HUNDREDS of worshippers, well-wishers and dignitaries packed Oxford’s cathedral for a service celebrating the coronation of King Charles.

The Rt Revd Dr Steven Croft, the Bishop of Oxford, spoke of the ‘environmental catastrophe’ facing the world, as he delivered the sermon at Christ Church cathedral on Friday evening (May 5).

And the Bishop of Oxford described King Charles, who as Prince of Wales championed environmental causes and was an influential voice warning of the threat of climate change, as ‘surely king for such a time as this’.

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The prelate told the cathedral congregation that Saturday’s coronation service would encourage people to ‘look back’, to ‘reflect on the present’ and ‘reflect on the future’.

“The words of the service paint a picture of a still better kingdom. A kingdom of healing and renewal in the natural world,” he said.

“The world faces environmental catastrophe in our own generation.

“Surely Charles is king for such a time as this. A kingdom of justice as inequalities grow wider. A kingdom of peace in a world at war, forging alliances across the world. A kingdom of welcome and a friend in need to the many who are in distress.

“King Charles has prepared for all of his life for this moment. He is and will be a rich blessing to our nation and Commonwealth and the world.”

The service began with a rendition of Handel’s anthem Zadok the Priest, written for the coronation of George II in 1727, and closed with the singing of the national anthem.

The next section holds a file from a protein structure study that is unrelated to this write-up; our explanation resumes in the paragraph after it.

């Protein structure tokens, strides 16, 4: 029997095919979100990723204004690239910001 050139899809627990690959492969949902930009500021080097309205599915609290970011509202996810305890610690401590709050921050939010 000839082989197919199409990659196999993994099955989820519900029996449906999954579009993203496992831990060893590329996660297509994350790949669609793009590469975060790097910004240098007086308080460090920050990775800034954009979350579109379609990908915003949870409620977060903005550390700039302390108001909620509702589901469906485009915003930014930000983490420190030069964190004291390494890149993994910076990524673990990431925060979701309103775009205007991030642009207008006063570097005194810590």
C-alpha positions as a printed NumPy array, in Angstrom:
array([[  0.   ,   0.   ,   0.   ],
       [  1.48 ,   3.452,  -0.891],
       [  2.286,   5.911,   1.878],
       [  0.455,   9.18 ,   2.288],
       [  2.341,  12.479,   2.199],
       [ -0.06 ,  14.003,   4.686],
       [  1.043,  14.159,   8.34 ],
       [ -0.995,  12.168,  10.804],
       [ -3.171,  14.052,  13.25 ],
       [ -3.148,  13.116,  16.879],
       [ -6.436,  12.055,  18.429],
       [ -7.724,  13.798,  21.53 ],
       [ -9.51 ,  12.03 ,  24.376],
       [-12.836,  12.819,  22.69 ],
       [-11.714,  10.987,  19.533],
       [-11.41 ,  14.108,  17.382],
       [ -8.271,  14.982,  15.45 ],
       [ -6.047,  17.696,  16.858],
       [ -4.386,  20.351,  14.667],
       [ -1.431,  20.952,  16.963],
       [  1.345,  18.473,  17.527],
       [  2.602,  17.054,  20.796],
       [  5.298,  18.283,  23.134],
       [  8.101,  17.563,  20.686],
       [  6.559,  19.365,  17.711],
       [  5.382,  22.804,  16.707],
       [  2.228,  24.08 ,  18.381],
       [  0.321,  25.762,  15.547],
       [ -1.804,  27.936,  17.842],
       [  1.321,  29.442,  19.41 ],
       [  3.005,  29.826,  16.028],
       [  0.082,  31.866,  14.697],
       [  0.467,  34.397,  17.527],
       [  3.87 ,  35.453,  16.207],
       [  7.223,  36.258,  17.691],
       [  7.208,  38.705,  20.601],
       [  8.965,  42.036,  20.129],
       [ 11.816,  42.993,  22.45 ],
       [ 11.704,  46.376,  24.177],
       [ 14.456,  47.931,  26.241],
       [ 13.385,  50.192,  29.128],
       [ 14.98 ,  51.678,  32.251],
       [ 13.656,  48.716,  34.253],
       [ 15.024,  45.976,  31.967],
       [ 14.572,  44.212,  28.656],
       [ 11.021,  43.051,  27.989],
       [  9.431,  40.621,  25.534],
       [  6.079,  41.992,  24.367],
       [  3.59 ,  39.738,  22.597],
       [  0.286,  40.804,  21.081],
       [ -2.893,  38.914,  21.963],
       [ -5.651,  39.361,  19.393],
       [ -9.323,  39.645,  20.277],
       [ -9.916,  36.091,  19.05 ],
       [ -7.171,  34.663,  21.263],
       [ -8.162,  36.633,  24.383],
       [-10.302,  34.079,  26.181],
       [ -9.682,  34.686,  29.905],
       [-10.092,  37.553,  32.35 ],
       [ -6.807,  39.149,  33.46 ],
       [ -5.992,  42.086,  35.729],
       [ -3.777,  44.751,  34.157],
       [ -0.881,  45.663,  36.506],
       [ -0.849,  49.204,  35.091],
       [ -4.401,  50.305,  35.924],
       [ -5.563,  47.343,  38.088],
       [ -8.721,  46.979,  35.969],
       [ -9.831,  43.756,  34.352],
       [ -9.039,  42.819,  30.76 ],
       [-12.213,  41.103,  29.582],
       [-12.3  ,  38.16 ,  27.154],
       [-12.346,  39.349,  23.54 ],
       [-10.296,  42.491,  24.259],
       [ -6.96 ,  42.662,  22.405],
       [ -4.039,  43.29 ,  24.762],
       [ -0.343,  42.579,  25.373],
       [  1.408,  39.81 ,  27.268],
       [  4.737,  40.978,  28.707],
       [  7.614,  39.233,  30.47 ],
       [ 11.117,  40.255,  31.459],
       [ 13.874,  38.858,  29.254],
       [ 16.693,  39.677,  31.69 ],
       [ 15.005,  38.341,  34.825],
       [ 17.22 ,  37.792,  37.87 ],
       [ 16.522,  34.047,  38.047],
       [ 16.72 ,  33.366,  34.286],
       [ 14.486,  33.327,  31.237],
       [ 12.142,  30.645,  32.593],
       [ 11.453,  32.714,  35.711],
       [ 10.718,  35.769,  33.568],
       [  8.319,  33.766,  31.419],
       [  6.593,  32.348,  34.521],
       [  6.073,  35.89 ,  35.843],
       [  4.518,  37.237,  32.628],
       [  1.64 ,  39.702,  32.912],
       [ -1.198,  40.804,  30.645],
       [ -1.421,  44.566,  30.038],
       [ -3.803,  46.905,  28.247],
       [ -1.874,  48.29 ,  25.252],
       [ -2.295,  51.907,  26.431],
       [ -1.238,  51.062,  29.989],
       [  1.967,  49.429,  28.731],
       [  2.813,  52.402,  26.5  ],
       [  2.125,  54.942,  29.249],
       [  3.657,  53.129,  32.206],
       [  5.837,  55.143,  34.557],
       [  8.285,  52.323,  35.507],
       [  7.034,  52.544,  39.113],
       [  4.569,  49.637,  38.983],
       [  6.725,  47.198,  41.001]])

Among those in the congregation at Christ Church were the Lord Mayor of Oxford Cllr James Fry, the Lord Lieutenant of the county Marjorie Glasgow, Deputy Chief Constable of Thames Valley Police Ben Snuggs, and the Honorary Recorder of Oxford Judge Ian Pringle KC.

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The Chancellor of Oxford University, Lord Patten, was joined by Vice Chancellor Prof Irene Tracey and other officials from the university.

At the University’s service of commemoration at St Mary the Virgin, held before the cathedral service, the Chancellor described the country as being ‘menaced by identity politics’ – adding that the planet was ‘confronted by existential threats that we have ourselves created’.

“Despite all this, our new king brings us a character and a dream that can encourage the flourishing of our best qualities and banish the worst,” he said.

Giving the example of King Charles’ Princes Trust charity, Lord Patten said the king had ‘already in his life understood the importance of bridging the gap’.